Mount Patterson, Glass Mountain Ridge
By: Paul Nelson
A sleepy group assembled at the old courthouse in Bridgeport at 8:00 a.m. Saturday. We piled into campers and vans and drove north on highway 395 about 10 miles to the Swauger Creek road. This was a good dirt road for about four miles but suddenly the ruts in the road were big enough to swallow the cars so we parked in a beautiful aspen grove. At 9:00 sixteen climbers headed up Swauger Creek while Pat Nelson and Betty McCosker stayed at the cars bird watching and picture painting.
We followed the canyon northeast from the end of the road and at about 9600' climbed out of the canyon and towards the high plateau, reaching the summit at 12:30. The Prince Albert can on the peak held two small pieces of paper but no register so we started a new register which included the memorable names of Barbara Lilley, who completed the DPS list on Patterson, Bob Conquergood, who climbed his sixth DPS peak and will soon join the Section, Lynn Wallace, who climbed her first DPS peak, and all of the rest of the 16 who attempted the peak. The day was beautiful and clear, with striking views of the Sierra Nevada and White Mountains.
We were back at the cars by 3:30 where Barbara Lilley celebrated her list completion and treated us to champagne, assorted cheeses, and other goodies. The champagne was soon gone and we returned to Bridgeport. Simone de Miguel, Jim Jenkins, Mark Hurst, and Mary Stevens took off for Hot Creek, John Hellman and Mary Bihl left the group to climb Cathedral Peak the next day, and the rest drove to Sawmill Meadow. The Forest Service Campground at Sawmill Meadow turned out to be a pleasant one with lots of good camping sites, wood for the campfire, and best of all no one but us in the campground.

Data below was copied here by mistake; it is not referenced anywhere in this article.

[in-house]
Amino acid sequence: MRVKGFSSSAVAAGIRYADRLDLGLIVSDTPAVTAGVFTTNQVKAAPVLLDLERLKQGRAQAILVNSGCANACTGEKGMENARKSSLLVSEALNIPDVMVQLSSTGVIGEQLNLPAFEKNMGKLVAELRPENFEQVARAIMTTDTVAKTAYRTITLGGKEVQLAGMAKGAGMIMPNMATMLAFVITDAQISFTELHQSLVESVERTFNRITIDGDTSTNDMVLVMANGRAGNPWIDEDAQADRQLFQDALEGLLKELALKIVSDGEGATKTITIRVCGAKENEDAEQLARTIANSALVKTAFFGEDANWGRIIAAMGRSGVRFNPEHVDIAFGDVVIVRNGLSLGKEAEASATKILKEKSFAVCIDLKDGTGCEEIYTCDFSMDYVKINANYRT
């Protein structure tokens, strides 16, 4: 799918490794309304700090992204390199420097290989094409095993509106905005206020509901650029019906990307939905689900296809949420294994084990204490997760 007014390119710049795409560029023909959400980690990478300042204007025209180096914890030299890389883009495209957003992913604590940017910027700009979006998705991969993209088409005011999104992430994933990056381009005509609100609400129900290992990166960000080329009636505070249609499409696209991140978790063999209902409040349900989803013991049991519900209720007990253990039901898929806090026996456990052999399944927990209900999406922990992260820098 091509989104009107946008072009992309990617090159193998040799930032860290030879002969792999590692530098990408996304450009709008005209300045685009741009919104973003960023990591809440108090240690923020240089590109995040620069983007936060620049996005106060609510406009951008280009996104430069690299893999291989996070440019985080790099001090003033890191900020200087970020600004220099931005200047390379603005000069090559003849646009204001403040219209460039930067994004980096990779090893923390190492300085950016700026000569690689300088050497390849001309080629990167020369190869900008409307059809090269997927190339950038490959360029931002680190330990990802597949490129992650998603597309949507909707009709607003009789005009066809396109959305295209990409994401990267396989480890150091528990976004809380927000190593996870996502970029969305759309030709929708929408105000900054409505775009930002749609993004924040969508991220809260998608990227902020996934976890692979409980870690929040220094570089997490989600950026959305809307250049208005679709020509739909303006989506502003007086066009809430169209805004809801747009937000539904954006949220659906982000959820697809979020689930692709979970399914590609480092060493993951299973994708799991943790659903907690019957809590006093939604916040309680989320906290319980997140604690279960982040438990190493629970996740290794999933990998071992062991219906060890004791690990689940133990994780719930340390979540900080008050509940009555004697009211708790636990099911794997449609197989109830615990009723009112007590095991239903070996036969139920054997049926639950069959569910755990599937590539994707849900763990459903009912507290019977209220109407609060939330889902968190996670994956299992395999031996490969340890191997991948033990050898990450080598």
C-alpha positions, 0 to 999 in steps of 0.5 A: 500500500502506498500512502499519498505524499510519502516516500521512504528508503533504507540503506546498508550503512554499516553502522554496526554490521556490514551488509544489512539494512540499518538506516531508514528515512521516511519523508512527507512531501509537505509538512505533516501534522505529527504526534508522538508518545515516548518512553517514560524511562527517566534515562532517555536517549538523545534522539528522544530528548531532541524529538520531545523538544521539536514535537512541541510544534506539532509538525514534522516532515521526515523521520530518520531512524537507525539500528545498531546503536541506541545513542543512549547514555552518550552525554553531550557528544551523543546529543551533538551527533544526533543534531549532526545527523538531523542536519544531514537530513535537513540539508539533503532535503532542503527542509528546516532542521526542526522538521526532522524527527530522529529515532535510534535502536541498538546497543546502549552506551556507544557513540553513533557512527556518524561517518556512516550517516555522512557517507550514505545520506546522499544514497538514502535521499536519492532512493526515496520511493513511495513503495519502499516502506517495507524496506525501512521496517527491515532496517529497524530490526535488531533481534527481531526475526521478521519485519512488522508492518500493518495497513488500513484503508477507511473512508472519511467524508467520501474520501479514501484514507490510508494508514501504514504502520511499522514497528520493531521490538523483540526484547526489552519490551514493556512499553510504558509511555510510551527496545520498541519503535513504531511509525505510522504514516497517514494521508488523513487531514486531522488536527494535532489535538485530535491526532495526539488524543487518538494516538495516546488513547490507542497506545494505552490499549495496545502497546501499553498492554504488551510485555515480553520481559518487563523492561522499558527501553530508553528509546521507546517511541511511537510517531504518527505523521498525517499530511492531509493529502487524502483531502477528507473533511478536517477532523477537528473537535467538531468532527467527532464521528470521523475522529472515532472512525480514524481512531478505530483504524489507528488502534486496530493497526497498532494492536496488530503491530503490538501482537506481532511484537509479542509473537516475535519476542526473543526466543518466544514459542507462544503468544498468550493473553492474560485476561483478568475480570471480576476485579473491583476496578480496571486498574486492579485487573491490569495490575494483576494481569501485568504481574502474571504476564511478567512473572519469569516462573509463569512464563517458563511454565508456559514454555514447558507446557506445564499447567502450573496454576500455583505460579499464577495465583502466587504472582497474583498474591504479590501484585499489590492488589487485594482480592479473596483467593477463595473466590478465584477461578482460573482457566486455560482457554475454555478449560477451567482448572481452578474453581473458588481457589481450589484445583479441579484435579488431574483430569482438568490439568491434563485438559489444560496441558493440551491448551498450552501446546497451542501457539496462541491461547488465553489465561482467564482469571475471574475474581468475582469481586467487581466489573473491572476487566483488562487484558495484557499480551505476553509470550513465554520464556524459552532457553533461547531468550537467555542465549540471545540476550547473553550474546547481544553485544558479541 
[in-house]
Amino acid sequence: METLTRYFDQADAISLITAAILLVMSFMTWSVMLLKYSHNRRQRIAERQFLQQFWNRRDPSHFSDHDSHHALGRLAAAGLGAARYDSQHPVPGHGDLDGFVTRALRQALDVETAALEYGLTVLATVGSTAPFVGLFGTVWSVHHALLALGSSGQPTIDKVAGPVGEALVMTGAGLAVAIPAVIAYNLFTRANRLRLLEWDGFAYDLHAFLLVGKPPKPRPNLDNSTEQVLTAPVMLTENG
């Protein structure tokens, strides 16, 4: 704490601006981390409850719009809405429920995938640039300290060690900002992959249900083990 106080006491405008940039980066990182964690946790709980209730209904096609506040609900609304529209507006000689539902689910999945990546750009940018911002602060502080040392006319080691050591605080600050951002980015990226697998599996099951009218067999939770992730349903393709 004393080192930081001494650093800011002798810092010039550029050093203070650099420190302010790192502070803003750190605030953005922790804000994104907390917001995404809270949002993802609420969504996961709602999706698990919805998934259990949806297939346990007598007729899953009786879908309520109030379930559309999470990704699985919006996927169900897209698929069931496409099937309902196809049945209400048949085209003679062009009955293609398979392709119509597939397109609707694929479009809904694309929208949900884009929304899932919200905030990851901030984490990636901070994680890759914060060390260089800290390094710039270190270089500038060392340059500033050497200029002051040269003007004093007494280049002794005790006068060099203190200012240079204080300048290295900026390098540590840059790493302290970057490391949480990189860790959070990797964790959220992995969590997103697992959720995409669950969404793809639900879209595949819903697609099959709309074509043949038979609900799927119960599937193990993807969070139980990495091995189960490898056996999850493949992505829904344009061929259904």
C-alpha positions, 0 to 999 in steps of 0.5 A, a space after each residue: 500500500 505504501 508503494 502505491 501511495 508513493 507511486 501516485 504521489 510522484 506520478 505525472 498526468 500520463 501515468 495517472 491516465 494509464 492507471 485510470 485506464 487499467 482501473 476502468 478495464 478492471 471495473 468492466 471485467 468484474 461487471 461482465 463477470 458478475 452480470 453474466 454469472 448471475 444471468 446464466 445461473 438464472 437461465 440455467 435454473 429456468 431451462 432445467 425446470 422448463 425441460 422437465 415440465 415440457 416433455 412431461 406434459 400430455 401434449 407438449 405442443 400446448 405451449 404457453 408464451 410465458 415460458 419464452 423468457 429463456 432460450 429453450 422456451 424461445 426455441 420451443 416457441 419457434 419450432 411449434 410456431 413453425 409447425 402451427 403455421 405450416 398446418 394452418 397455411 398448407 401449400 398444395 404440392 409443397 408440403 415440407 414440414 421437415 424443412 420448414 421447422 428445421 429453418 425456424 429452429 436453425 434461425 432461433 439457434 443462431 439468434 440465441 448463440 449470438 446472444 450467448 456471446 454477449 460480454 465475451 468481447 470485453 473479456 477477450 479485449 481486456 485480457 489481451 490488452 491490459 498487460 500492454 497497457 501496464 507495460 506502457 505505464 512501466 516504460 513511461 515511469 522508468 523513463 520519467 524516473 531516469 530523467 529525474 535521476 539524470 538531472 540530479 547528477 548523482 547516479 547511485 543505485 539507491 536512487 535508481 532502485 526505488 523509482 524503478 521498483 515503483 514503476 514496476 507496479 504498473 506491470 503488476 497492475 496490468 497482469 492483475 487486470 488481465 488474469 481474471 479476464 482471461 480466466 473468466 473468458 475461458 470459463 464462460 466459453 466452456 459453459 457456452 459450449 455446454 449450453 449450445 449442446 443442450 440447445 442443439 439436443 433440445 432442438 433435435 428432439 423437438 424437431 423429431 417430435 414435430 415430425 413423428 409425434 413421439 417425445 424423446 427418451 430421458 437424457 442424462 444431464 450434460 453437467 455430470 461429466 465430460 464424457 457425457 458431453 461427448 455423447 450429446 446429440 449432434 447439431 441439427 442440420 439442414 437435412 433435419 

At 8:00 o'clock Sunday morning we drove back the Sawmill Meadow road about a half mile and then west a short way on a dirt road. Fourteen climbers headed up the ridge to the saddle and then southwesterly to the peak. Sunday was another beautiful day with delays for camera shots on the way up and on top of the mountain. We climbed the south summit first, which purportedly is higher than the north summit although the northern one is identified as Glass Mountain on the topo map. All fourteen climbers signed the registers on each summit. After filling our packs with enough obsidian for a lifetime supply of arrowheads and tomohawks, we headed down the mountain, returning to the cars at noon.
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